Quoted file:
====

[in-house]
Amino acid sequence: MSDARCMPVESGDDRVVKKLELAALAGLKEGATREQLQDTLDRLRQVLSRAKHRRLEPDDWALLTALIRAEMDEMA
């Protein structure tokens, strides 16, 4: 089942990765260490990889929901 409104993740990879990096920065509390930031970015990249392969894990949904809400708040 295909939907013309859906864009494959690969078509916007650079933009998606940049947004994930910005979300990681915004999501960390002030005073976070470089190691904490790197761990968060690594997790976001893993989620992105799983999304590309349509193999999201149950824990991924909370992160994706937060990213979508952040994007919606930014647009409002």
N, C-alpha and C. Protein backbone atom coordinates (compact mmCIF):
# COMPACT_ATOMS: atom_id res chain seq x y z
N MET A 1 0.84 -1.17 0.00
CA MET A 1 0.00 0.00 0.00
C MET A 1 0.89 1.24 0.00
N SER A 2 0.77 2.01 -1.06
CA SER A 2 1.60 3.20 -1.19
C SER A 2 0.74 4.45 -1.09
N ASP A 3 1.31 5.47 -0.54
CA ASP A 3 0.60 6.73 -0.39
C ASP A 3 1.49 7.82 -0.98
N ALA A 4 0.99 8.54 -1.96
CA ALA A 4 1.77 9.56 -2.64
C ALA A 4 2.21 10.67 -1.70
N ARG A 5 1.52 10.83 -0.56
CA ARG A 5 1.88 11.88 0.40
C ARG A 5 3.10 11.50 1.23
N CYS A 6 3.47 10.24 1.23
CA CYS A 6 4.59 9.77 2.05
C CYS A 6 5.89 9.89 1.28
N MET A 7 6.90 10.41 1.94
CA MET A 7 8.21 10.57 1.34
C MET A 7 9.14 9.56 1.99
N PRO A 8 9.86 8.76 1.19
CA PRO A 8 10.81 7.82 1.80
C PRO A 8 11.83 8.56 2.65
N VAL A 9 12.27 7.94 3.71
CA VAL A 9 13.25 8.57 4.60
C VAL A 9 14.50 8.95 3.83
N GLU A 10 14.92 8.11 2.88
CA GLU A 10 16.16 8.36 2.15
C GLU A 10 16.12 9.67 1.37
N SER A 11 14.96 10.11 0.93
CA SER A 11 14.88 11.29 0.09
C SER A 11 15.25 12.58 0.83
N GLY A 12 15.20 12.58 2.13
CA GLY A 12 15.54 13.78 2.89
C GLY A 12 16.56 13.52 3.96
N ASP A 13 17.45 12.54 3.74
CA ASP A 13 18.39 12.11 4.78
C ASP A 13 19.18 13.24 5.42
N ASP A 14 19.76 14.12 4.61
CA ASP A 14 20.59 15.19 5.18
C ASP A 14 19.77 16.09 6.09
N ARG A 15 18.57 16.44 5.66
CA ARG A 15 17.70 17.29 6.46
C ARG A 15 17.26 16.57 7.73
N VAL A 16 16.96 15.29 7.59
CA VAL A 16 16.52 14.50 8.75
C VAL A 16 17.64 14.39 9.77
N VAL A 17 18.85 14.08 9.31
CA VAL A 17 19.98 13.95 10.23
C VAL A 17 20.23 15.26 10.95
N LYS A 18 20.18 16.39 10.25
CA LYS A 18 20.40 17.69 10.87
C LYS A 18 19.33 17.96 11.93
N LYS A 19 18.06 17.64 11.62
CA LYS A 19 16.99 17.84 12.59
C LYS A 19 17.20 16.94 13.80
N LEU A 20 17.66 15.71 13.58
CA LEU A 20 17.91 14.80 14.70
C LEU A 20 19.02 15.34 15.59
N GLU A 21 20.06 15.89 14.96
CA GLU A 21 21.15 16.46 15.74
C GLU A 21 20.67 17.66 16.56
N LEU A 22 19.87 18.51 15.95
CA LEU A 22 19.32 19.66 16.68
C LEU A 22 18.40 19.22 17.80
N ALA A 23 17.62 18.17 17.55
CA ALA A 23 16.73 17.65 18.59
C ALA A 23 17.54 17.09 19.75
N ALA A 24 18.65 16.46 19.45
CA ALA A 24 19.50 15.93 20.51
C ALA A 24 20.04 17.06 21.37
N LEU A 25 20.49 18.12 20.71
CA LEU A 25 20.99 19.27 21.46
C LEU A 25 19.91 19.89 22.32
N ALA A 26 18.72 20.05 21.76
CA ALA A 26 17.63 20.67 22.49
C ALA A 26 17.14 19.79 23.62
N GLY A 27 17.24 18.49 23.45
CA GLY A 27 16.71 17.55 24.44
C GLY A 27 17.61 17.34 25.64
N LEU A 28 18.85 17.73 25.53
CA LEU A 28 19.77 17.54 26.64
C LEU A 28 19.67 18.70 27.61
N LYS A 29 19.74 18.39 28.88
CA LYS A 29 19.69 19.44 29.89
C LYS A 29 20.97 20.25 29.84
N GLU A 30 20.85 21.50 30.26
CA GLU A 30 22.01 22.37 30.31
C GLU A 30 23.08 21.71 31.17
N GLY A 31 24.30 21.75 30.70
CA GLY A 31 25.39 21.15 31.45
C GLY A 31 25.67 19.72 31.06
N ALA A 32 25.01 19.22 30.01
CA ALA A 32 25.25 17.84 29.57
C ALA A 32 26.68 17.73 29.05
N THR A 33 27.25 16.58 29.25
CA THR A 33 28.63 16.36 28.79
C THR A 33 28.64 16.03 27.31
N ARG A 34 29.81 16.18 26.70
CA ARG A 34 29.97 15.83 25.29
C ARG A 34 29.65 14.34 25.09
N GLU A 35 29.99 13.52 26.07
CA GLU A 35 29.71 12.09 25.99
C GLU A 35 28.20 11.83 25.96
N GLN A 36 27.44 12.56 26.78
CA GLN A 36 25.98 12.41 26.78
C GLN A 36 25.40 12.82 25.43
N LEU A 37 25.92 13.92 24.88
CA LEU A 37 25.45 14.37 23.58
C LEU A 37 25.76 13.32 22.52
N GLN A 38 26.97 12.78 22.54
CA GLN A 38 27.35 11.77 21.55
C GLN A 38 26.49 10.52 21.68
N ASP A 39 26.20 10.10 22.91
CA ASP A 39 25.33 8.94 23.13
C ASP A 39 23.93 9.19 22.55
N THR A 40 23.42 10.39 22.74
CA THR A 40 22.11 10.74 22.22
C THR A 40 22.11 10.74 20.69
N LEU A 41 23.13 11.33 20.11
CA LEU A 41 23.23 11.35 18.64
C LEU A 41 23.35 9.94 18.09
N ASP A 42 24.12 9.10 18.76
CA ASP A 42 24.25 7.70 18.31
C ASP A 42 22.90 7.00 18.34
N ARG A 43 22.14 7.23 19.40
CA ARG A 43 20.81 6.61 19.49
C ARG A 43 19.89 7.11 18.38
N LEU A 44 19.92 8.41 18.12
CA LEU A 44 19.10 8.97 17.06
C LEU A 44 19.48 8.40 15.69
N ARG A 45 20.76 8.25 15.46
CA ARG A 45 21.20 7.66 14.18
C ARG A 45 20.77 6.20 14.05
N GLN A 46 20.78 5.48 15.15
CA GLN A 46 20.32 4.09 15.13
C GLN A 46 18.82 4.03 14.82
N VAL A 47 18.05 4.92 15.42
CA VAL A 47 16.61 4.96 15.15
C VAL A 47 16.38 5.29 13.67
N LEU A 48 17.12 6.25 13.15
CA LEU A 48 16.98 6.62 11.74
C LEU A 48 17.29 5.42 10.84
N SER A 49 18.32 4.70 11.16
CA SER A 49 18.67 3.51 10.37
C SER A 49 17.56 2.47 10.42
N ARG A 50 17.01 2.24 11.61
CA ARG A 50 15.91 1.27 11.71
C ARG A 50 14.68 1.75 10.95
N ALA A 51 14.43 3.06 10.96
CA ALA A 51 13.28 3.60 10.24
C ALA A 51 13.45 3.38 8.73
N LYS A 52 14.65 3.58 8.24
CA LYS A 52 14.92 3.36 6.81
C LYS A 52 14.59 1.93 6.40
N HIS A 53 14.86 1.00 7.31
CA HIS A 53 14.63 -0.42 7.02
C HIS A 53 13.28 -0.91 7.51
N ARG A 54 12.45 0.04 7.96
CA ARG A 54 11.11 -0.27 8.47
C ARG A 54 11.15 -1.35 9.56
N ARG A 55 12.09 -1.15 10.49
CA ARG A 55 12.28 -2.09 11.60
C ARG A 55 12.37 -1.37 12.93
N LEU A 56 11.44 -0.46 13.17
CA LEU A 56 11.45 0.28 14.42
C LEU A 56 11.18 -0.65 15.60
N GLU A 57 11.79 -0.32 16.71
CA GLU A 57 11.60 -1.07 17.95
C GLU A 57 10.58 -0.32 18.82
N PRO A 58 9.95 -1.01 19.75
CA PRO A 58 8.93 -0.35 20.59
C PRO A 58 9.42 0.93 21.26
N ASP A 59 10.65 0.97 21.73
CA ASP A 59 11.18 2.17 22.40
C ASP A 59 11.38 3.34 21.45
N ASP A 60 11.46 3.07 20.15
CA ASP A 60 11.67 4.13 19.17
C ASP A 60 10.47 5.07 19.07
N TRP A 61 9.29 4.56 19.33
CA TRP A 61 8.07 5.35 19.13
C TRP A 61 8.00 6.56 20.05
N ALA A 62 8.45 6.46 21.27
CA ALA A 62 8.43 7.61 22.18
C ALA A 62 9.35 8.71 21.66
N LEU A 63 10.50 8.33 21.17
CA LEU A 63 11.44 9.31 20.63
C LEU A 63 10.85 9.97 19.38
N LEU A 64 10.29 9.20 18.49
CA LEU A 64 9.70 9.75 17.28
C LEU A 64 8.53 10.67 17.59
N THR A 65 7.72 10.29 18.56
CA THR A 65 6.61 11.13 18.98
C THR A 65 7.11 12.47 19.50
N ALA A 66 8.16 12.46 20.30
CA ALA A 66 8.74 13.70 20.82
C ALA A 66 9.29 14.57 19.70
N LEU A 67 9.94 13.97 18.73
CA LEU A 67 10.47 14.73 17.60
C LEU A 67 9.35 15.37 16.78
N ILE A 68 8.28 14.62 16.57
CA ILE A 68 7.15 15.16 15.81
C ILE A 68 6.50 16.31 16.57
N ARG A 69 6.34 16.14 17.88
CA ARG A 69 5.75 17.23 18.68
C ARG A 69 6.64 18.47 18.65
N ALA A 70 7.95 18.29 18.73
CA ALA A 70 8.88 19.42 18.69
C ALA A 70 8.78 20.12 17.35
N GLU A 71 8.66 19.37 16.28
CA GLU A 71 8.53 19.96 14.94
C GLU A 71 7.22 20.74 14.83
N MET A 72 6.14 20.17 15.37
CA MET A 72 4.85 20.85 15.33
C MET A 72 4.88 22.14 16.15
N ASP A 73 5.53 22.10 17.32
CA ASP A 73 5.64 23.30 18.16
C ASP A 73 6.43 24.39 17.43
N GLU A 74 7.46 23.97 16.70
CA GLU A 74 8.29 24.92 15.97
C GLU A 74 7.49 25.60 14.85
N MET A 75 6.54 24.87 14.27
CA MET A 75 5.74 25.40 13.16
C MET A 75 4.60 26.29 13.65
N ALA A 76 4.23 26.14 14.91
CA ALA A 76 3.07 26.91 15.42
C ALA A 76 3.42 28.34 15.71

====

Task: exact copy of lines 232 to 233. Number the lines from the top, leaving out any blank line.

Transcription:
CA ALA A 76 3.07 26.91 15.42
C ALA A 76 3.42 28.34 15.71